Published: June 14, 2018

On June 6, 2018, National Labor Relations Board General Counsel Peter Robb released a guidance on how to apply the new employee handbook standard established by the Board in its December 2017 Boeing decision.  In Boeing, the NLRB overturned its 2004 Lutheran Heritage Village-Livonia standard, which, when applied, invalidated many civility, confidentiality and other workplace policies and rules.

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Published: December 15, 2017

On Thursday, the National Labor Relations Board continued its roll-back of Obama-era initiatives when it issued two landmark decisions just days before Chairman Miscimarra’s term expires on December 16. The first decision, Boeing, established a new standard for evaluating whether facially neutral workplace policies violate the National Labor Relations Act. The second decision, Hy-Brand, overruled the Browning-Ferris standard governing joint-employer liability. Both decisions come as welcome news to employers.

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Published: August 23, 2017

In 1975, the U.S. Supreme Court in the case NLRB v. Weingarten, established the rule that union members have the right to have a union representative present at an interview or meeting that could lead to disciplinary action against the employee. Last Friday, a panel of the U.S.

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Published: July 13, 2017

On July 3, 2017, the Eighth Circuit overturned a National Labor Relations Board (the “Board”) decision finding that a Jimmy John’s franchisee, MikLin Enterprises, Inc. (“MikLin”) violated the National Labor Relations Act (“NLRA”) when it discharged and disciplined employees who publicly distributed posters suggesting that consumers may become sick from eating sandwiches made by sick workers. The posters, which were distributed during a union organizing drive, were part of a campaign to demand paid sick leave.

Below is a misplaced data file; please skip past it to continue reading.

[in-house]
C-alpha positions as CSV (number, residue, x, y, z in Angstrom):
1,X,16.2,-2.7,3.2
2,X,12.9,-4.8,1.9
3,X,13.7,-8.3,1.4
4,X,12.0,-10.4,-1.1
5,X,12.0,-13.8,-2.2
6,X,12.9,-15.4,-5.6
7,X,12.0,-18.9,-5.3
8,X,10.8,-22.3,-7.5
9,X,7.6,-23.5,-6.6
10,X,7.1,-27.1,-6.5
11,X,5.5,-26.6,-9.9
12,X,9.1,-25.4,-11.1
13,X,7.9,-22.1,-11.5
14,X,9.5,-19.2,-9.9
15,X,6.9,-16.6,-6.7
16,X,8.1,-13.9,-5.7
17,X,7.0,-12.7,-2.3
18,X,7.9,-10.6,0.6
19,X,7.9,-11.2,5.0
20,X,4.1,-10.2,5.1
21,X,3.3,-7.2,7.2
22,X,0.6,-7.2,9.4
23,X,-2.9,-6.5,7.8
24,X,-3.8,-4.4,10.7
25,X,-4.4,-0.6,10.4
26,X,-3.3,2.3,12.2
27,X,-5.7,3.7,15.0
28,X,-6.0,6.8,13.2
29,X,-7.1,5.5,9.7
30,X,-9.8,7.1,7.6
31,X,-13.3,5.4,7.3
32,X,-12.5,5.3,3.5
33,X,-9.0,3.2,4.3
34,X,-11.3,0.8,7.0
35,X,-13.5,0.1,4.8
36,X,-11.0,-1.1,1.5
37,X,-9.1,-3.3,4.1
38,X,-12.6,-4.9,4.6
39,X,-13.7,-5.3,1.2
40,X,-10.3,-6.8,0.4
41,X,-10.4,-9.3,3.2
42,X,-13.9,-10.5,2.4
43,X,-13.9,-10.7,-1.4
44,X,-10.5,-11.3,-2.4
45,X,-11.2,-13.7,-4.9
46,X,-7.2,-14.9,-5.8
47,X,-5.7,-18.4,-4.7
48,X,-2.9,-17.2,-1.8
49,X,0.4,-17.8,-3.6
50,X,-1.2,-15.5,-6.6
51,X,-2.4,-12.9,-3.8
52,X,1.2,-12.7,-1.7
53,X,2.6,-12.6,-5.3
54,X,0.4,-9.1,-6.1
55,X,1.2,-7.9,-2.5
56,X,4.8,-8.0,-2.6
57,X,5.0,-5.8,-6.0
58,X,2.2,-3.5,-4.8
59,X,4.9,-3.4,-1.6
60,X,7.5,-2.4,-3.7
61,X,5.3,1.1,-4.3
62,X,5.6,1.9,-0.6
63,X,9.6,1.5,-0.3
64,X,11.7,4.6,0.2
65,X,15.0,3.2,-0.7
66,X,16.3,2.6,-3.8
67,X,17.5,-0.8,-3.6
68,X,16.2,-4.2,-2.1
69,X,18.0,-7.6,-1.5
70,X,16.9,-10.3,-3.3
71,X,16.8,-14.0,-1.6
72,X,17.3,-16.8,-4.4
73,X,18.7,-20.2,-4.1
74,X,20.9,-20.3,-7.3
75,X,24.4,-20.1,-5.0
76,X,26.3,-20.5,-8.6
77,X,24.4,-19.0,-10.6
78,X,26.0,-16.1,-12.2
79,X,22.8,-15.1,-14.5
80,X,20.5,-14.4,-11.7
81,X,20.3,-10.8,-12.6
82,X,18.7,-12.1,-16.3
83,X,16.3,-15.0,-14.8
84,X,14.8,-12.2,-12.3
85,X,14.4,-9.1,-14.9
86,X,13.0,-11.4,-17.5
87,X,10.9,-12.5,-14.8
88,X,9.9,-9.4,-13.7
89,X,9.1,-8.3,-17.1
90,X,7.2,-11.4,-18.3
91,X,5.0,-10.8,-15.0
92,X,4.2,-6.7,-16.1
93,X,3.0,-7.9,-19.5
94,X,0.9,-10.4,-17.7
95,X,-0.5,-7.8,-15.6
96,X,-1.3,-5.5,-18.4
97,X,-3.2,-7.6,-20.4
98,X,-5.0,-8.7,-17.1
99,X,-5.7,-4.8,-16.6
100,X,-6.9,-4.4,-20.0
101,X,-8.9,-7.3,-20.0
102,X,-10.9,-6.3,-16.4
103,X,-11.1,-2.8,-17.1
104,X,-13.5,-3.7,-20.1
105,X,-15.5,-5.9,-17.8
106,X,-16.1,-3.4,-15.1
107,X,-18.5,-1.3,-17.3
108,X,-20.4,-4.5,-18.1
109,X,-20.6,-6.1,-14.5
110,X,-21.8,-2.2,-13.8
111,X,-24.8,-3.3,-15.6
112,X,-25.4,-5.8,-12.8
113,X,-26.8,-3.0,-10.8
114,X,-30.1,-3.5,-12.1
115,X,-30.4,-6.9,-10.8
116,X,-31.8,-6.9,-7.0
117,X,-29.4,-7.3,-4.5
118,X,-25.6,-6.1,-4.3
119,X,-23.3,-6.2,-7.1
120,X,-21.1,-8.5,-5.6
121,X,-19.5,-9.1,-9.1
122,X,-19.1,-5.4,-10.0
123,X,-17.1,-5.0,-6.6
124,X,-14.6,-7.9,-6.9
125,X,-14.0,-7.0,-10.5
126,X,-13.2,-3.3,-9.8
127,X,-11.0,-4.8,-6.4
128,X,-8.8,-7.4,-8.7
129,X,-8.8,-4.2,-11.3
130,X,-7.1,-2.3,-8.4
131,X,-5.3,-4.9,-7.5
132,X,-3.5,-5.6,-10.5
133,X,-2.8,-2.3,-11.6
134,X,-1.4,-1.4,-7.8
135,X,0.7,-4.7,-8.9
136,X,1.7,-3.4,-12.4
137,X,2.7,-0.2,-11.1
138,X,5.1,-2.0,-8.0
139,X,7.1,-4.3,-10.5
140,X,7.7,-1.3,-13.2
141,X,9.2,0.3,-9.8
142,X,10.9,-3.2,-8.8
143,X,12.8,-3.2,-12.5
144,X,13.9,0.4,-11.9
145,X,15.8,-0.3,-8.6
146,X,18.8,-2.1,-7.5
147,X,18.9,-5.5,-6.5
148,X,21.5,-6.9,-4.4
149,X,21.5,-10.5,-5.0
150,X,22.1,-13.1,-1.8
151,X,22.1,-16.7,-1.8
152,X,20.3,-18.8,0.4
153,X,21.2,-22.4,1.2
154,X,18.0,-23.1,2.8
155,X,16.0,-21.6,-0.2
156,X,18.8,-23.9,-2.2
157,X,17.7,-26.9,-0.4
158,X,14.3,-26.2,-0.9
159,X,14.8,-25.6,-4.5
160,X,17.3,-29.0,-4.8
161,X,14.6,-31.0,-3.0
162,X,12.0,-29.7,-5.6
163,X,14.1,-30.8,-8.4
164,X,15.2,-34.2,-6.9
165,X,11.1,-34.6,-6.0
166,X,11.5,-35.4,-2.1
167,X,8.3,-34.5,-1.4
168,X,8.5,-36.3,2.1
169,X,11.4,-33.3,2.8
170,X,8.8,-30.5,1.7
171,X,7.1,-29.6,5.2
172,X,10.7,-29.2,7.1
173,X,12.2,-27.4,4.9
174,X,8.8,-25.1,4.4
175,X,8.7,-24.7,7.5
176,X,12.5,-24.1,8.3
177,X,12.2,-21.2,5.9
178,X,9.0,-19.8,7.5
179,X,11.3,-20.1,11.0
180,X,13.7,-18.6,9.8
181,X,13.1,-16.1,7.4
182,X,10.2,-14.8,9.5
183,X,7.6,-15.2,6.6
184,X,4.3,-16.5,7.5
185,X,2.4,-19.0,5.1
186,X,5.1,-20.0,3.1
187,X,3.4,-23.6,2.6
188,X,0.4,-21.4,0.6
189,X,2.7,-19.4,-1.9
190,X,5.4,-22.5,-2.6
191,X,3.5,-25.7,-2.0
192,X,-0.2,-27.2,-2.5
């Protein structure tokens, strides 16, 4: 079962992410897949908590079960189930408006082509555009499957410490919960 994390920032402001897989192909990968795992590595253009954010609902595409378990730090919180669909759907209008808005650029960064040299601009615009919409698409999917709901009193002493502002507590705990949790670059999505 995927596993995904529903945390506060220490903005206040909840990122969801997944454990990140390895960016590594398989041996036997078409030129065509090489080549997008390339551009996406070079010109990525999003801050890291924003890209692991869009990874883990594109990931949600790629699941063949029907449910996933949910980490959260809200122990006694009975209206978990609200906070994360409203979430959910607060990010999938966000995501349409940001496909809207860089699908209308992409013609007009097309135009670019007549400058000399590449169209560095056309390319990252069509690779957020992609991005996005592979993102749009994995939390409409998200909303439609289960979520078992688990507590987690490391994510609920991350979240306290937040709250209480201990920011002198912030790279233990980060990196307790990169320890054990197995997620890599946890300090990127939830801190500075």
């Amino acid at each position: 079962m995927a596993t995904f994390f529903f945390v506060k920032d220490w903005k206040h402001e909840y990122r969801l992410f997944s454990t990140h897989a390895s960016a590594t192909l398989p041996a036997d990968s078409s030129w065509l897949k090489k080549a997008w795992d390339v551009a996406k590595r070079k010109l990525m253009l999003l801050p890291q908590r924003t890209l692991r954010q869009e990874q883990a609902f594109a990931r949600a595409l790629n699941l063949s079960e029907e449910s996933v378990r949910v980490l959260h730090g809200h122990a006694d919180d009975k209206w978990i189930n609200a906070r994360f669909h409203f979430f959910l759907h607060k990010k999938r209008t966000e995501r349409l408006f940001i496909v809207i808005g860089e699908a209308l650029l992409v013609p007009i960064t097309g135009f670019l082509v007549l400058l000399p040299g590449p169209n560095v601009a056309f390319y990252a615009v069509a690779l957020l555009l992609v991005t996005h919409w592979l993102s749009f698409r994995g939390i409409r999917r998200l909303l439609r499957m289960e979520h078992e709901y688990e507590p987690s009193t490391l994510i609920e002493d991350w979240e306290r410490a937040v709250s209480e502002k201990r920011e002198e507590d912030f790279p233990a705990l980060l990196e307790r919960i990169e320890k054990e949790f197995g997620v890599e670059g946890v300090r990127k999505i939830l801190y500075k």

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Published: April 3, 2017

On March 24, the D.C. Circuit upheld an order from the National Labor Relations Board that an employee confidentiality agreement was impermissibly overbroad in Banner Health v. NLRB. The confidentiality agreement was a condition of employment at Banner Health System, a large not-for-profit health care system, and forbade employees from discussing the private employee information of coworkers. Included in the list of banned topics of discussion was salary information and disciplinary actions.

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Published: February 13, 2017

GOP Reacts Swiftly to NLRB General Counsel’s Memorandum Regarding the Status of Division I Scholarship Football Players at Private Universities

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Published: September 7, 2016

Today, in Mohamed v. Uber Technologies, Inc., the Ninth Circuit ruled that Uber drivers must arbitrate their labor claims individually, and cannot pursue them as a class.  See Mohamed v. Uber Technologies, Inc., No. 15-16178, 2016 WL 4651409 (Sept. 7, 2016 9th Cir.).  Independent contractor drivers allege that Uber violated the Fair Credit Reporting Act and state statutes by running unauthorized background checks on them.

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Published: August 24, 2016

Reversing more than a decade of precedent, the activist National Labor Relations Board (NLRB) ruled on August 23, 2016 in The Trustees of Columbia University in the City of New York and Graduate Workers of Columbia–GWC, UAW that graduate and undergraduate teaching assistants and graduate research assistants who perform services in connection with their studies at private universities may be statutory employees under the National Labor Relations Act (NLRA).

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